Understanding the Disclosure Statement
There is nothing wrong with purchasing a home that has a leaky basement or damage from floods. But, if a seller fails to disclose that they knew about water problems, that is a legal problem for the seller. It is hard to determine if a seller is liable for the leaky basement after they disclosed what they thought the problem was
Good Faith Disclosure Material Defects
Material defects include roofing, heating, air conditioning, plumbing, electrical, remodeling permits, structural changes to the property, and property repair history.
The Seller Disclosure law does not require specific investigation or inquiry into the items on the list when completing the form. The law does not require the seller to uncover items that they are not knowledgeable about. Sellers do not need the knowledge of a licensed contractor. The seller’s disclosure form is not a warranty against defects; it relates only to those material defects known to the seller.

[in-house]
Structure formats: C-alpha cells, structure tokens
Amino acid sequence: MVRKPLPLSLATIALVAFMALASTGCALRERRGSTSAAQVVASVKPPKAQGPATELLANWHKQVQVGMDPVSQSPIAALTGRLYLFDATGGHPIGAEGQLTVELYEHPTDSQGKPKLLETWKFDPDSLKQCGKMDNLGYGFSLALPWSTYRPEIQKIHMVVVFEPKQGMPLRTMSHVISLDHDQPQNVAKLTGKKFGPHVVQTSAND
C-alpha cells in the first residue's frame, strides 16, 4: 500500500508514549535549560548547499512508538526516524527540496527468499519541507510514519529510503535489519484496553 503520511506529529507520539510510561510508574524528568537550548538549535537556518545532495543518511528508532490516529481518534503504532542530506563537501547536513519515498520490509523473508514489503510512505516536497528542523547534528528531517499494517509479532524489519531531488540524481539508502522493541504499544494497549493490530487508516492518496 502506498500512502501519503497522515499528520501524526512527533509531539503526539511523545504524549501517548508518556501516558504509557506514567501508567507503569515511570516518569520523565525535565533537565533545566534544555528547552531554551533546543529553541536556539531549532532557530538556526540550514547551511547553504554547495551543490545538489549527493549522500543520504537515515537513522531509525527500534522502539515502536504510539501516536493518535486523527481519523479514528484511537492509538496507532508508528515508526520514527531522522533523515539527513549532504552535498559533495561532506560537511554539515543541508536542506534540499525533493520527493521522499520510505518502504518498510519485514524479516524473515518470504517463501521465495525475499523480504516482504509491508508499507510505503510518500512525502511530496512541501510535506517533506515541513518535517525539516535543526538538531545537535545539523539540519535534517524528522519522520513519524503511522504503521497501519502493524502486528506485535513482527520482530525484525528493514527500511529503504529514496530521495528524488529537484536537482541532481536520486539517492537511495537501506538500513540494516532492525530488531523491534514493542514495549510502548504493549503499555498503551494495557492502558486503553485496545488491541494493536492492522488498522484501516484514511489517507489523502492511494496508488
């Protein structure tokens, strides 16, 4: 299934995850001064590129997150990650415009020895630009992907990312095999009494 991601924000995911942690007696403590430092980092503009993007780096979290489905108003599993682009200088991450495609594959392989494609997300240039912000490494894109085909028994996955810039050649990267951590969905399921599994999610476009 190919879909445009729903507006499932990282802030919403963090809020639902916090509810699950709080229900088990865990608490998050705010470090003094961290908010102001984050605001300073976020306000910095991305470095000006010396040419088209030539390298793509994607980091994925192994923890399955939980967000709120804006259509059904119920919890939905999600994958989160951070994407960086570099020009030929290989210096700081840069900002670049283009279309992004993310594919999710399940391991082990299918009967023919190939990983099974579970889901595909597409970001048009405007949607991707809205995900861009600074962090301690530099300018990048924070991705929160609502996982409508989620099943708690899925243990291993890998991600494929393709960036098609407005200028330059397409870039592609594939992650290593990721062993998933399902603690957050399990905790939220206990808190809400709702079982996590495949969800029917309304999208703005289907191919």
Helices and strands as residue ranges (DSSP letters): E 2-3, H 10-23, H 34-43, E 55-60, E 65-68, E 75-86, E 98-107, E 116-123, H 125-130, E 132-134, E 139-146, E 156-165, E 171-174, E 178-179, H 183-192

Detailed Home Inspection
The seller gives disclosure to the buyer documenting their knowledge of the property. It’s not the same thing as an independent inspection by a third party. An examination may reveal defects that the seller may not have been aware of.
The Seller’s Disclosure Statement is not a substitute for an inspection by a licensed home inspector. The buyer should use the statement, along with a detailed home inspection report, to uncover any defects the buyer and seller are not aware of.
For sellers, when in doubt, disclose. You could face fees, costs, and emotional expense in the event of future litigation. Always consult a real estate attorney if you have any questions as a buyer or seller of real estate.
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